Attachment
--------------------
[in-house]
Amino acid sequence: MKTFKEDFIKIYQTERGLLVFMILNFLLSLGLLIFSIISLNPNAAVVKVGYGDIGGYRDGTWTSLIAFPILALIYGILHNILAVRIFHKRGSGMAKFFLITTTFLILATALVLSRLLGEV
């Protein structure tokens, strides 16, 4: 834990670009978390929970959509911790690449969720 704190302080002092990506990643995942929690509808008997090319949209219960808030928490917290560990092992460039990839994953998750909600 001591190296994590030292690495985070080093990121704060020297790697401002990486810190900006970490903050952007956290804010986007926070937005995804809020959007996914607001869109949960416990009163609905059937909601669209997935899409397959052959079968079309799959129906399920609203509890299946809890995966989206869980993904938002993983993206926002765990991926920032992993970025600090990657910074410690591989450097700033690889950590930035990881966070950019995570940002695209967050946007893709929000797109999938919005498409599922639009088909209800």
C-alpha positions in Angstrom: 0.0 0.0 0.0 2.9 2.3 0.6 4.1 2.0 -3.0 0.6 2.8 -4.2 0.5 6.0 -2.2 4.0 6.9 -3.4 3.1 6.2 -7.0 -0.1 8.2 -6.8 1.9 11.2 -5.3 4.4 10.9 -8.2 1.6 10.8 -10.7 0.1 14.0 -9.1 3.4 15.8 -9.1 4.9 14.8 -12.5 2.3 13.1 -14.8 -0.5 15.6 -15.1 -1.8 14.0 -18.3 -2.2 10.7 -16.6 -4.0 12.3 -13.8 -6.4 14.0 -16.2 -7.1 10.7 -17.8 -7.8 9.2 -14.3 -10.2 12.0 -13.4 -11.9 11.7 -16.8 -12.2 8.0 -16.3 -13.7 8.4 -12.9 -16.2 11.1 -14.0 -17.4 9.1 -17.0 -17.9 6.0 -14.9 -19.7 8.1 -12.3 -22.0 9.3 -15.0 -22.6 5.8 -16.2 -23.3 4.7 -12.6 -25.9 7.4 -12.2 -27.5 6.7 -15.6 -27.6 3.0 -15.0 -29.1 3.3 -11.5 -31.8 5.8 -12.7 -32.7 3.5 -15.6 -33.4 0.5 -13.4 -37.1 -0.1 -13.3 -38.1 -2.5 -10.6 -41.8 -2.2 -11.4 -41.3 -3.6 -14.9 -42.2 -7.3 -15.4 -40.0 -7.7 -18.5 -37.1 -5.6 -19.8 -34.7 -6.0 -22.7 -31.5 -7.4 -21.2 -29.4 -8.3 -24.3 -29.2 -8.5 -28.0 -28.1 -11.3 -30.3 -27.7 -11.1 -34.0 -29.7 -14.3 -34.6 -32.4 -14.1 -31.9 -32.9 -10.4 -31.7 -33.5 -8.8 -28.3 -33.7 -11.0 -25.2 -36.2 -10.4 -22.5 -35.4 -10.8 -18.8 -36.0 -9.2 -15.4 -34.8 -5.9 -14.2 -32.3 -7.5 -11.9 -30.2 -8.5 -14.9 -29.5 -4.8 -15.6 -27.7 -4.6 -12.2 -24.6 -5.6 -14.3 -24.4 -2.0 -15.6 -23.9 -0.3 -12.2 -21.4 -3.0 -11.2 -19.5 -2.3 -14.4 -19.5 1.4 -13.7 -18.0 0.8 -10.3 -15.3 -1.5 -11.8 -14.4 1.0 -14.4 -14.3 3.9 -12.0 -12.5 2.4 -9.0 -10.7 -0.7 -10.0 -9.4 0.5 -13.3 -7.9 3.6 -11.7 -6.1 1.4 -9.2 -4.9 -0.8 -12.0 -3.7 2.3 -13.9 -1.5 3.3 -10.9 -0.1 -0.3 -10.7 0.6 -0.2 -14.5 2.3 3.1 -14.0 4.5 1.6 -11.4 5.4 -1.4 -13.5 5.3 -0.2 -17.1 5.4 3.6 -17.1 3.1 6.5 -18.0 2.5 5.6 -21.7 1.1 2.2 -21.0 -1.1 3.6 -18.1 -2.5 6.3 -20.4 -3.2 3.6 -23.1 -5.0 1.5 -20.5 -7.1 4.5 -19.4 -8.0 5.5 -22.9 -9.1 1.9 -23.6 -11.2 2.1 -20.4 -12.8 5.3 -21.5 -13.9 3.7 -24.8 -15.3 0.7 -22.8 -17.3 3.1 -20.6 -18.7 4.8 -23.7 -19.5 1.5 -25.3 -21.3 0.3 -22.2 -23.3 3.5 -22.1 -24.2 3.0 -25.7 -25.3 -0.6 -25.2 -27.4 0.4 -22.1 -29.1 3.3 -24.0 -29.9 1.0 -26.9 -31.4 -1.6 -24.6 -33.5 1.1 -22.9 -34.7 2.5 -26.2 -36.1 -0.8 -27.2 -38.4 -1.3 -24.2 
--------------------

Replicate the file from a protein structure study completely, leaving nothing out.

[in-house]
Amino acid sequence: MKTFKEDFIKIYQTERGLLVFMILNFLLSLGLLIFSIISLNPNAAVVKVGYGDIGGYRDGTWTSLIAFPILALIYGILHNILAVRIFHKRGSGMAKFFLITTTFLILATALVLSRLLGEV
């Protein structure tokens, strides 16, 4: 834990670009978390929970959509911790690449969720 704190302080002092990506990643995942929690509808008997090319949209219960808030928490917290560990092992460039990839994953998750909600 001591190296994590030292690495985070080093990121704060020297790697401002990486810190900006970490903050952007956290804010986007926070937005995804809020959007996914607001869109949960416990009163609905059937909601669209997935899409397959052959079968079309799959129906399920609203509890299946809890995966989206869980993904938002993983993206926002765990991926920032992993970025600090990657910074410690591989450097700033690889950590930035990881966070950019995570940002695209967050946007893709929000797109999938919005498409599922639009088909209800």
C-alpha positions in Angstrom: 0.0 0.0 0.0 2.9 2.3 0.6 4.1 2.0 -3.0 0.6 2.8 -4.2 0.5 6.0 -2.2 4.0 6.9 -3.4 3.1 6.2 -7.0 -0.1 8.2 -6.8 1.9 11.2 -5.3 4.4 10.9 -8.2 1.6 10.8 -10.7 0.1 14.0 -9.1 3.4 15.8 -9.1 4.9 14.8 -12.5 2.3 13.1 -14.8 -0.5 15.6 -15.1 -1.8 14.0 -18.3 -2.2 10.7 -16.6 -4.0 12.3 -13.8 -6.4 14.0 -16.2 -7.1 10.7 -17.8 -7.8 9.2 -14.3 -10.2 12.0 -13.4 -11.9 11.7 -16.8 -12.2 8.0 -16.3 -13.7 8.4 -12.9 -16.2 11.1 -14.0 -17.4 9.1 -17.0 -17.9 6.0 -14.9 -19.7 8.1 -12.3 -22.0 9.3 -15.0 -22.6 5.8 -16.2 -23.3 4.7 -12.6 -25.9 7.4 -12.2 -27.5 6.7 -15.6 -27.6 3.0 -15.0 -29.1 3.3 -11.5 -31.8 5.8 -12.7 -32.7 3.5 -15.6 -33.4 0.5 -13.4 -37.1 -0.1 -13.3 -38.1 -2.5 -10.6 -41.8 -2.2 -11.4 -41.3 -3.6 -14.9 -42.2 -7.3 -15.4 -40.0 -7.7 -18.5 -37.1 -5.6 -19.8 -34.7 -6.0 -22.7 -31.5 -7.4 -21.2 -29.4 -8.3 -24.3 -29.2 -8.5 -28.0 -28.1 -11.3 -30.3 -27.7 -11.1 -34.0 -29.7 -14.3 -34.6 -32.4 -14.1 -31.9 -32.9 -10.4 -31.7 -33.5 -8.8 -28.3 -33.7 -11.0 -25.2 -36.2 -10.4 -22.5 -35.4 -10.8 -18.8 -36.0 -9.2 -15.4 -34.8 -5.9 -14.2 -32.3 -7.5 -11.9 -30.2 -8.5 -14.9 -29.5 -4.8 -15.6 -27.7 -4.6 -12.2 -24.6 -5.6 -14.3 -24.4 -2.0 -15.6 -23.9 -0.3 -12.2 -21.4 -3.0 -11.2 -19.5 -2.3 -14.4 -19.5 1.4 -13.7 -18.0 0.8 -10.3 -15.3 -1.5 -11.8 -14.4 1.0 -14.4 -14.3 3.9 -12.0 -12.5 2.4 -9.0 -10.7 -0.7 -10.0 -9.4 0.5 -13.3 -7.9 3.6 -11.7 -6.1 1.4 -9.2 -4.9 -0.8 -12.0 -3.7 2.3 -13.9 -1.5 3.3 -10.9 -0.1 -0.3 -10.7 0.6 -0.2 -14.5 2.3 3.1 -14.0 4.5 1.6 -11.4 5.4 -1.4 -13.5 5.3 -0.2 -17.1 5.4 3.6 -17.1 3.1 6.5 -18.0 2.5 5.6 -21.7 1.1 2.2 -21.0 -1.1 3.6 -18.1 -2.5 6.3 -20.4 -3.2 3.6 -23.1 -5.0 1.5 -20.5 -7.1 4.5 -19.4 -8.0 5.5 -22.9 -9.1 1.9 -23.6 -11.2 2.1 -20.4 -12.8 5.3 -21.5 -13.9 3.7 -24.8 -15.3 0.7 -22.8 -17.3 3.1 -20.6 -18.7 4.8 -23.7 -19.5 1.5 -25.3 -21.3 0.3 -22.2 -23.3 3.5 -22.1 -24.2 3.0 -25.7 -25.3 -0.6 -25.2 -27.4 0.4 -22.1 -29.1 3.3 -24.0 -29.9 1.0 -26.9 -31.4 -1.6 -24.6 -33.5 1.1 -22.9 -34.7 2.5 -26.2 -36.1 -0.8 -27.2 -38.4 -1.3 -24.2 